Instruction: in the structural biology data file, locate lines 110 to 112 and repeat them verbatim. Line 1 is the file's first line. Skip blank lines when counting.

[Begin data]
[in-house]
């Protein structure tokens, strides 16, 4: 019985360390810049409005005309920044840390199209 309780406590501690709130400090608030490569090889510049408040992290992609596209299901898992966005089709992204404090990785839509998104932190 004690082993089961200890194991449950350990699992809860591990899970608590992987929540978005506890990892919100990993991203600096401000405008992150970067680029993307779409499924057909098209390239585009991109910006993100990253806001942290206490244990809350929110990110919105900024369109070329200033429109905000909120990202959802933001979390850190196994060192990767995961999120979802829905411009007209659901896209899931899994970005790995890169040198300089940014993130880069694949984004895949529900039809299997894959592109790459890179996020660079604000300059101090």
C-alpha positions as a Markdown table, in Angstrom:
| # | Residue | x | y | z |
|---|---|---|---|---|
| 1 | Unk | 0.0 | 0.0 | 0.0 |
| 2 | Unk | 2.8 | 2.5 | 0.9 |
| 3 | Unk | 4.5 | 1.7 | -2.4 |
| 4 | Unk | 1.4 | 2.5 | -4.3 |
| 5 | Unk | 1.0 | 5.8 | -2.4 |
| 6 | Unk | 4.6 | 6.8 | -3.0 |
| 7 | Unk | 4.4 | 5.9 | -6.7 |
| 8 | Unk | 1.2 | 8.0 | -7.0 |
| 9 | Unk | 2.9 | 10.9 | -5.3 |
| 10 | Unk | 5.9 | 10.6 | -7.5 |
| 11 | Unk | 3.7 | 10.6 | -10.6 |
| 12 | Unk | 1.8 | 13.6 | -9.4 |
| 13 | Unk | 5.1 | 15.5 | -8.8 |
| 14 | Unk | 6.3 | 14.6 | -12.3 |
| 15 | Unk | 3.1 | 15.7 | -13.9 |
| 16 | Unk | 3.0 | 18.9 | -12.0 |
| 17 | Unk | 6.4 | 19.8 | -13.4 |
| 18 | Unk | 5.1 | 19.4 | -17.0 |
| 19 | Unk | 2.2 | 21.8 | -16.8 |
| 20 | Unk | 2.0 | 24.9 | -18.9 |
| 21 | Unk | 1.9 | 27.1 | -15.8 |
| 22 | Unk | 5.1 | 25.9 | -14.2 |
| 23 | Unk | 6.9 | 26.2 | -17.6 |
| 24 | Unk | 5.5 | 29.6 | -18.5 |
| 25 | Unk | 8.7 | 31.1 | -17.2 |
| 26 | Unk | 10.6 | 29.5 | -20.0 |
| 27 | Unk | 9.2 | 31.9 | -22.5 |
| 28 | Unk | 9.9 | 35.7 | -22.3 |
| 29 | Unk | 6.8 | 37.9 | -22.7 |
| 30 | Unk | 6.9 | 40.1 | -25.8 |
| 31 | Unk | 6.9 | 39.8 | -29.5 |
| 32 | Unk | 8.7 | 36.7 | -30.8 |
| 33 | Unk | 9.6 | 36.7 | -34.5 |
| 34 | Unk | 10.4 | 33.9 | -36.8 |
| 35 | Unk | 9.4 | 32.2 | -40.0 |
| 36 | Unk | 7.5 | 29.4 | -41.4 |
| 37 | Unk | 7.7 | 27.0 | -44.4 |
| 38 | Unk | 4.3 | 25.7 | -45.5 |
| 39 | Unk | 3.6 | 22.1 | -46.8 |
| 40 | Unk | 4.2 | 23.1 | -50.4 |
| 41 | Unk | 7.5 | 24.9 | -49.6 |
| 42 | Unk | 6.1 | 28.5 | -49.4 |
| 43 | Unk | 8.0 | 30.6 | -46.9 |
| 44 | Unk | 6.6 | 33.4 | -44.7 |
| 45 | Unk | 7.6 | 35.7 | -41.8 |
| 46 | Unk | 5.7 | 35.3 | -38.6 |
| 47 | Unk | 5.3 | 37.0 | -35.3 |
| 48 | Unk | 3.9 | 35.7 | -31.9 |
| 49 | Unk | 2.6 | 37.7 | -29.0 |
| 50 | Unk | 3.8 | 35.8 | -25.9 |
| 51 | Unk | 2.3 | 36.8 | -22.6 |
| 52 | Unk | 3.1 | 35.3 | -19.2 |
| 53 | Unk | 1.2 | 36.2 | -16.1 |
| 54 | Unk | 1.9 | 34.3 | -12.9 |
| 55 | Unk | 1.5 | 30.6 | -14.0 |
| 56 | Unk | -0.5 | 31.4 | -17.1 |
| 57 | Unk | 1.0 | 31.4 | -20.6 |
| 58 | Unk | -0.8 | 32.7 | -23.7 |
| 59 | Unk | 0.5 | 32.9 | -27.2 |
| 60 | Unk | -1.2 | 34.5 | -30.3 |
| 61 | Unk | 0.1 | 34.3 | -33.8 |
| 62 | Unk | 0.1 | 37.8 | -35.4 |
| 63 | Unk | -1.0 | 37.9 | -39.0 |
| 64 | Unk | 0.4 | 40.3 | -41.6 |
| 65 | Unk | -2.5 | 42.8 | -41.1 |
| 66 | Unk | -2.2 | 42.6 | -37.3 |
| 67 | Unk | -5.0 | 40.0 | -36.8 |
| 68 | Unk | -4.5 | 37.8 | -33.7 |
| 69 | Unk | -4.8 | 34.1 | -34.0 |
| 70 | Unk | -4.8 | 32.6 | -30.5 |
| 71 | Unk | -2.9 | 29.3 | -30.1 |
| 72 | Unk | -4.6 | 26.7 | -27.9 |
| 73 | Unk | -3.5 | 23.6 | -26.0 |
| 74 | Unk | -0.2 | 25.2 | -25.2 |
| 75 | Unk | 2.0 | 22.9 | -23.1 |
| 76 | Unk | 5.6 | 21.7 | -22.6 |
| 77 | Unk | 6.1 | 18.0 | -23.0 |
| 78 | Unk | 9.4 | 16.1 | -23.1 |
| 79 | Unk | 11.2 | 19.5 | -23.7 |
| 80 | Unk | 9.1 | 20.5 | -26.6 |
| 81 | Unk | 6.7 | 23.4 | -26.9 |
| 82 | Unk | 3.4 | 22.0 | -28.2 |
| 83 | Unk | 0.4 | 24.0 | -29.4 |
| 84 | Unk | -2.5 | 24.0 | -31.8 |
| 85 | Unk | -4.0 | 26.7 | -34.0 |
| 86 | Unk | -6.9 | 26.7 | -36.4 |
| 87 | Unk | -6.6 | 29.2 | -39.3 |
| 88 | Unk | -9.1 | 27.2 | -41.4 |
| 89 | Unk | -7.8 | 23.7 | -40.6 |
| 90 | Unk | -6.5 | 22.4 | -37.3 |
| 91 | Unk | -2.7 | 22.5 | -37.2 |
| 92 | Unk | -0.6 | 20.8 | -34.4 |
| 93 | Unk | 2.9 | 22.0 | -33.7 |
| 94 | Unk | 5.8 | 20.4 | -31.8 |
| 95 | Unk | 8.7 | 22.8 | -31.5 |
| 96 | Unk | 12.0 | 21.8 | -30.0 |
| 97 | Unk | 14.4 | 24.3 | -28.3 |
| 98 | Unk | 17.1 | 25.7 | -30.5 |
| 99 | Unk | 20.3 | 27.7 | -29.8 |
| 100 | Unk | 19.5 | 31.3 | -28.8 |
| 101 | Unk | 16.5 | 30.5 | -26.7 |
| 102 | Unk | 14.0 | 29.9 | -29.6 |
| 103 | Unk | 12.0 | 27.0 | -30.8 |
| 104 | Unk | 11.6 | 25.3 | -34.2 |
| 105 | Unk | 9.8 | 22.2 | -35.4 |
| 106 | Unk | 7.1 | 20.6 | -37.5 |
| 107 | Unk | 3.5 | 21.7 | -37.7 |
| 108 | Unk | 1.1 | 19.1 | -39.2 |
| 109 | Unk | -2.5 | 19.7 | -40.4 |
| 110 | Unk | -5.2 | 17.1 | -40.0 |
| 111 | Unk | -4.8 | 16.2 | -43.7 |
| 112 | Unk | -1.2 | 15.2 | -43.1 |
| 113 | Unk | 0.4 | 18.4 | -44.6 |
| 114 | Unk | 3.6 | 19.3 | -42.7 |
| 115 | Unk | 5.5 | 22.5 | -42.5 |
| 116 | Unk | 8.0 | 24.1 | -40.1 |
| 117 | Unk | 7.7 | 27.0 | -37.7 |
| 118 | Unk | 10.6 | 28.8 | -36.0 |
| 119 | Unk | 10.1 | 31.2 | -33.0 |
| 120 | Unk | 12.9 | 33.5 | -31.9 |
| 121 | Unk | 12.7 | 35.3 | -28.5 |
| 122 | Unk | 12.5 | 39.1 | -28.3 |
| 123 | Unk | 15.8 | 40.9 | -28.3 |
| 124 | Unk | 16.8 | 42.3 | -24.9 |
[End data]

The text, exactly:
| 105 | Unk | 9.8 | 22.2 | -35.4 |
| 106 | Unk | 7.1 | 20.6 | -37.5 |
| 107 | Unk | 3.5 | 21.7 | -37.7 |